While Hammers is exclusively percussion-based, there is great diversity in content colour. The start point for the library is the initial recording of eight different drums or instrument types. These begin with bass drums and surdos, rising through the pitched ranks to toms, roto-toms, darbukas and frame drums. Snare drums and even a section titled Scrap Metal round it off.
The basic level of sample, of which there are 118,744, begins with individual hits and strikes. These include articulations of single hits, flams, ruffs and rolls. The default Ensemble patch is useful for loading a clean opening set, should you wish to trigger and program the sounds yourself. It actually makes an ideal place to begin building a groove, which is interestingly the way that Clouser likes to begin his own scoring work.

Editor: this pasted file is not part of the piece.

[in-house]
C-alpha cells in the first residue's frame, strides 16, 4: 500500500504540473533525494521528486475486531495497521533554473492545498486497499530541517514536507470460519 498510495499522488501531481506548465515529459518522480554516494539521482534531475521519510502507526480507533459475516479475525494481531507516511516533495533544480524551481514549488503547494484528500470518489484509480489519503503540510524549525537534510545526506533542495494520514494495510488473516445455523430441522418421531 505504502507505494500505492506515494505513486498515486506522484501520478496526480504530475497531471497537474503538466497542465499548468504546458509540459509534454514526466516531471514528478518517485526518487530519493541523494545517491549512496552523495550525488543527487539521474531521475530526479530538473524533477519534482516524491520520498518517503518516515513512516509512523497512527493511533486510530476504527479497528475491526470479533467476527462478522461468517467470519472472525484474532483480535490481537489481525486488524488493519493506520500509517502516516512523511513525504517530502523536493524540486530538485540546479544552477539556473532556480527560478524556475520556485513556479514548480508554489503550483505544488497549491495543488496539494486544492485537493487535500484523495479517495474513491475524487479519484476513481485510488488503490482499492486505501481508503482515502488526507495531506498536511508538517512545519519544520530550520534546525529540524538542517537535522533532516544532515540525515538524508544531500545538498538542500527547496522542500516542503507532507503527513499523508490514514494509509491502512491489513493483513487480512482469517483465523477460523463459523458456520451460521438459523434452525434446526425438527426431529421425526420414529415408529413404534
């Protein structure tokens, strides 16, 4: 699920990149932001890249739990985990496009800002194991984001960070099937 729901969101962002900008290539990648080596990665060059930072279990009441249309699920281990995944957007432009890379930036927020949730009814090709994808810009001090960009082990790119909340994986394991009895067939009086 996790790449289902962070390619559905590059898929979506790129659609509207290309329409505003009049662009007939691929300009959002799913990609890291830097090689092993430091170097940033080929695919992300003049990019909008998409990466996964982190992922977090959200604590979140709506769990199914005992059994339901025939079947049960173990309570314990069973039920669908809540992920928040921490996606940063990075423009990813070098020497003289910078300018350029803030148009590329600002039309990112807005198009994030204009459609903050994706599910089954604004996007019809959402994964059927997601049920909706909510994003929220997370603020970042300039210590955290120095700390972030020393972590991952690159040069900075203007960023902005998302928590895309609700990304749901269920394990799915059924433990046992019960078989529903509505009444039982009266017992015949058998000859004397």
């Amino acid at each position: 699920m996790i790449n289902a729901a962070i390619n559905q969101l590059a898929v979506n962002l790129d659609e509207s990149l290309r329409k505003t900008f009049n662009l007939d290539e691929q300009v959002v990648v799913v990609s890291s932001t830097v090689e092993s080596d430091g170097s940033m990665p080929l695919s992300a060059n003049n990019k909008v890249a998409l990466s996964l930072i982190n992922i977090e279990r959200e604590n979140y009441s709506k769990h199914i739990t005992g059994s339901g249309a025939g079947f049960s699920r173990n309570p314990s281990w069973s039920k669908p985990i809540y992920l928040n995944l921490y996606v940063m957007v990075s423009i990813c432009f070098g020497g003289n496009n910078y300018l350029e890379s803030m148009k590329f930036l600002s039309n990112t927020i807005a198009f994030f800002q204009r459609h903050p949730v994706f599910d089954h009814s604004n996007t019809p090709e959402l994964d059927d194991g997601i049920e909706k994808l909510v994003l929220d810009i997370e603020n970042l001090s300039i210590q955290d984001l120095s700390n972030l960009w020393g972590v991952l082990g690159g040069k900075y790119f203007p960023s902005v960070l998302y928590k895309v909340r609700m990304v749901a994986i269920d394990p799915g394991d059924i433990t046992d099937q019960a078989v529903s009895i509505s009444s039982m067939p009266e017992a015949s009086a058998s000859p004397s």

By having access to so many instruments simultaneously, it bypasses one of the criticisms often levelled at Spitfire’s door: the lack of multi-timbral operation within its own plugin. Granted, you won’t be able to mix and match the articulations in this Ensemble setting, but you can at least get going, and with some clever programming, get around many issues.
For even greater control, loading individual drum instruments is an ideal route, at which stage you have access to solo hits, or hits with multiple players. Each drum gets different articulations; some use just sticks, while many use brushes, or indicate where the drum is being struck.
The darbuka is an excellent case in point. Originating from Egypt and Turkey, it provides a pleasant blend of high frequency slap from the skin/head, with plenty of hi-mid content from the body of the drum. The timbre shifts according to the strength of the strike, and location of hit, and with so many hits on offer, building a beautiful groove with a little help from your DAW feels very easy, intuitive and creative. There is a 2-player option here too, beautifully imaged across the stereo image.